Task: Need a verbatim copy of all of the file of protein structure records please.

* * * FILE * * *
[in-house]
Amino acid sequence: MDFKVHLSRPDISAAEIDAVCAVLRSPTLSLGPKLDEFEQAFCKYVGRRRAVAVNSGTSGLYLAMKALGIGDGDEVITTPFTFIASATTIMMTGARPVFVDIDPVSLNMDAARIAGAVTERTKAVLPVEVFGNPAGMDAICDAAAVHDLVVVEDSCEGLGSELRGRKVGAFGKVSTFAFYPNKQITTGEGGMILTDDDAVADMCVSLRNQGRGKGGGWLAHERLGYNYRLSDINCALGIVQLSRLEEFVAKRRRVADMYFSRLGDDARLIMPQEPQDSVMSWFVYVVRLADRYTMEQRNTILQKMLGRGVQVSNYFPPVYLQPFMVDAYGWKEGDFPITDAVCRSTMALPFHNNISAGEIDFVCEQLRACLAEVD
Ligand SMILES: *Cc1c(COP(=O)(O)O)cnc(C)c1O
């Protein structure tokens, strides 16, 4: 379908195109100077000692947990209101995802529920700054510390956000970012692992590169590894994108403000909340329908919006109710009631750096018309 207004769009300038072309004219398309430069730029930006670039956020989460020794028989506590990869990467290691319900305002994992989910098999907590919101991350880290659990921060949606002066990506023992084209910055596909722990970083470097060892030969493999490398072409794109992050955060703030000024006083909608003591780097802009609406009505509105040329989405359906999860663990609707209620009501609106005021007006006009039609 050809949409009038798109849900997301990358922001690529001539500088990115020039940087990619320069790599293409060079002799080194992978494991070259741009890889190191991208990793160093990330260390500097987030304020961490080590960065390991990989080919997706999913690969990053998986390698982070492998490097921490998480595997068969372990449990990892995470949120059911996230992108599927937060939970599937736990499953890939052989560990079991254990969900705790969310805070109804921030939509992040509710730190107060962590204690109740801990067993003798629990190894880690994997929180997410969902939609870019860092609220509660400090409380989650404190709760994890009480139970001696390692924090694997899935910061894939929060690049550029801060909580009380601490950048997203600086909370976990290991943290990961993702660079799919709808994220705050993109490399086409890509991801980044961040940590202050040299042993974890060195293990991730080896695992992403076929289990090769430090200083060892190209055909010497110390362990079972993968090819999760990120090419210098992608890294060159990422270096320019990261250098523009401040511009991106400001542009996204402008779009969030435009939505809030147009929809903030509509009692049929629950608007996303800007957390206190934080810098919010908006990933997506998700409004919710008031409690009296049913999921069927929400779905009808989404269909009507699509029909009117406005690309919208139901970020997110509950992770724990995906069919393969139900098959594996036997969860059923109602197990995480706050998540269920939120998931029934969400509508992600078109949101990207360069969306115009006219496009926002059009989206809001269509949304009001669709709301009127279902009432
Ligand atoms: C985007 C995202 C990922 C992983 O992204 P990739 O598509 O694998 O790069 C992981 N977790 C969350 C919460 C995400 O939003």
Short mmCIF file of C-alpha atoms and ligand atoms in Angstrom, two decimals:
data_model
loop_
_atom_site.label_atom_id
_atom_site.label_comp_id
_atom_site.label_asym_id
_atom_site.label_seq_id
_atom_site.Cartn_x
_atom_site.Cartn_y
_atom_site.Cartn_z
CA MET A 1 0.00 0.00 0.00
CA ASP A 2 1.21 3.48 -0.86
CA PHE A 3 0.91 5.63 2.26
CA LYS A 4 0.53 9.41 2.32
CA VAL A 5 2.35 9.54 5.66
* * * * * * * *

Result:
[in-house]
Amino acid sequence: MDFKVHLSRPDISAAEIDAVCAVLRSPTLSLGPKLDEFEQAFCKYVGRRRAVAVNSGTSGLYLAMKALGIGDGDEVITTPFTFIASATTIMMTGARPVFVDIDPVSLNMDAARIAGAVTERTKAVLPVEVFGNPAGMDAICDAAAVHDLVVVEDSCEGLGSELRGRKVGAFGKVSTFAFYPNKQITTGEGGMILTDDDAVADMCVSLRNQGRGKGGGWLAHERLGYNYRLSDINCALGIVQLSRLEEFVAKRRRVADMYFSRLGDDARLIMPQEPQDSVMSWFVYVVRLADRYTMEQRNTILQKMLGRGVQVSNYFPPVYLQPFMVDAYGWKEGDFPITDAVCRSTMALPFHNNISAGEIDFVCEQLRACLAEVD
Ligand SMILES: *Cc1c(COP(=O)(O)O)cnc(C)c1O
């Protein structure tokens, strides 16, 4: 379908195109100077000692947990209101995802529920700054510390956000970012692992590169590894994108403000909340329908919006109710009631750096018309 207004769009300038072309004219398309430069730029930006670039956020989460020794028989506590990869990467290691319900305002994992989910098999907590919101991350880290659990921060949606002066990506023992084209910055596909722990970083470097060892030969493999490398072409794109992050955060703030000024006083909608003591780097802009609406009505509105040329989405359906999860663990609707209620009501609106005021007006006009039609 050809949409009038798109849900997301990358922001690529001539500088990115020039940087990619320069790599293409060079002799080194992978494991070259741009890889190191991208990793160093990330260390500097987030304020961490080590960065390991990989080919997706999913690969990053998986390698982070492998490097921490998480595997068969372990449990990892995470949120059911996230992108599927937060939970599937736990499953890939052989560990079991254990969900705790969310805070109804921030939509992040509710730190107060962590204690109740801990067993003798629990190894880690994997929180997410969902939609870019860092609220509660400090409380989650404190709760994890009480139970001696390692924090694997899935910061894939929060690049550029801060909580009380601490950048997203600086909370976990290991943290990961993702660079799919709808994220705050993109490399086409890509991801980044961040940590202050040299042993974890060195293990991730080896695992992403076929289990090769430090200083060892190209055909010497110390362990079972993968090819999760990120090419210098992608890294060159990422270096320019990261250098523009401040511009991106400001542009996204402008779009969030435009939505809030147009929809903030509509009692049929629950608007996303800007957390206190934080810098919010908006990933997506998700409004919710008031409690009296049913999921069927929400779905009808989404269909009507699509029909009117406005690309919208139901970020997110509950992770724990995906069919393969139900098959594996036997969860059923109602197990995480706050998540269920939120998931029934969400509508992600078109949101990207360069969306115009006219496009926002059009989206809001269509949304009001669709709301009127279902009432
Ligand atoms: C985007 C995202 C990922 C992983 O992204 P990739 O598509 O694998 O790069 C992981 N977790 C969350 C919460 C995400 O939003």
Short mmCIF file of C-alpha atoms and ligand atoms in Angstrom, two decimals:
data_model
loop_
_atom_site.label_atom_id
_atom_site.label_comp_id
_atom_site.label_asym_id
_atom_site.label_seq_id
_atom_site.Cartn_x
_atom_site.Cartn_y
_atom_site.Cartn_z
CA MET A 1 0.00 0.00 0.00
CA ASP A 2 1.21 3.48 -0.86
CA PHE A 3 0.91 5.63 2.26
CA LYS A 4 0.53 9.41 2.32
CA VAL A 5 2.35 9.54 5.66